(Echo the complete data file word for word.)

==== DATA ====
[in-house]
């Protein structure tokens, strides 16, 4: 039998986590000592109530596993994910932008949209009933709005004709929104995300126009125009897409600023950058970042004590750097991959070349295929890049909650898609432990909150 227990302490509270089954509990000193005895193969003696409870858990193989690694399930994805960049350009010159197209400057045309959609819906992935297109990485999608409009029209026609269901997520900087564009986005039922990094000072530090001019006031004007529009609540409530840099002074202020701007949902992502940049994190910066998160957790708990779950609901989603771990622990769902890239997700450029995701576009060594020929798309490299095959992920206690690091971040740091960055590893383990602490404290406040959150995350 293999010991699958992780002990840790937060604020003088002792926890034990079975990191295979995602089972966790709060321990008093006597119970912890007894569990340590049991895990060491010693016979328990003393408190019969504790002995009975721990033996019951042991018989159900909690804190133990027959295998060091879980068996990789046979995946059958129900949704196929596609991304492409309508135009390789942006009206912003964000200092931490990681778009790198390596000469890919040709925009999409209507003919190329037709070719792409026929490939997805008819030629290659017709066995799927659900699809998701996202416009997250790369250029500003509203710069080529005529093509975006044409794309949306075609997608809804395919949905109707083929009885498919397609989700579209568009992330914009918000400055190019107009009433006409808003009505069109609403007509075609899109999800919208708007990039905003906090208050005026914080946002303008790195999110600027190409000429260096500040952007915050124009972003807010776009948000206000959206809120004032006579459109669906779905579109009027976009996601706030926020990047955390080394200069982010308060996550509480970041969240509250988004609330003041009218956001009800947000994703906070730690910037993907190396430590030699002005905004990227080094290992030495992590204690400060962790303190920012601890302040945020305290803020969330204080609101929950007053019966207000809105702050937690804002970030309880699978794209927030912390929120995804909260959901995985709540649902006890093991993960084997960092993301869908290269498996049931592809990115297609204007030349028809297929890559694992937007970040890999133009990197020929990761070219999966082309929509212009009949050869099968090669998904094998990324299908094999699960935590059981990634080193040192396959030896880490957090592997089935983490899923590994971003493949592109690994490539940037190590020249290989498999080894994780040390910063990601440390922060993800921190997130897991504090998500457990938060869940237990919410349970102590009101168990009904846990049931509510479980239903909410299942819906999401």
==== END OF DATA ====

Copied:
[in-house]
């Protein structure tokens, strides 16, 4: 039998986590000592109530596993994910932008949209009933709005004709929104995300126009125009897409600023950058970042004590750097991959070349295929890049909650898609432990909150 227990302490509270089954509990000193005895193969003696409870858990193989690694399930994805960049350009010159197209400057045309959609819906992935297109990485999608409009029209026609269901997520900087564009986005039922990094000072530090001019006031004007529009609540409530840099002074202020701007949902992502940049994190910066998160957790708990779950609901989603771990622990769902890239997700450029995701576009060594020929798309490299095959992920206690690091971040740091960055590893383990602490404290406040959150995350 293999010991699958992780002990840790937060604020003088002792926890034990079975990191295979995602089972966790709060321990008093006597119970912890007894569990340590049991895990060491010693016979328990003393408190019969504790002995009975721990033996019951042991018989159900909690804190133990027959295998060091879980068996990789046979995946059958129900949704196929596609991304492409309508135009390789942006009206912003964000200092931490990681778009790198390596000469890919040709925009999409209507003919190329037709070719792409026929490939997805008819030629290659017709066995799927659900699809998701996202416009997250790369250029500003509203710069080529005529093509975006044409794309949306075609997608809804395919949905109707083929009885498919397609989700579209568009992330914009918000400055190019107009009433006409808003009505069109609403007509075609899109999800919208708007990039905003906090208050005026914080946002303008790195999110600027190409000429260096500040952007915050124009972003807010776009948000206000959206809120004032006579459109669906779905579109009027976009996601706030926020990047955390080394200069982010308060996550509480970041969240509250988004609330003041009218956001009800947000994703906070730690910037993907190396430590030699002005905004990227080094290992030495992590204690400060962790303190920012601890302040945020305290803020969330204080609101929950007053019966207000809105702050937690804002970030309880699978794209927030912390929120995804909260959901995985709540649902006890093991993960084997960092993301869908290269498996049931592809990115297609204007030349028809297929890559694992937007970040890999133009990197020929990761070219999966082309929509212009009949050869099968090669998904094998990324299908094999699960935590059981990634080193040192396959030896880490957090592997089935983490899923590994971003493949592109690994490539940037190590020249290989498999080894994780040390910063990601440390922060993800921190997130897991504090998500457990938060869940237990919410349970102590009101168990009904846990049931509510479980239903909410299942819906999401």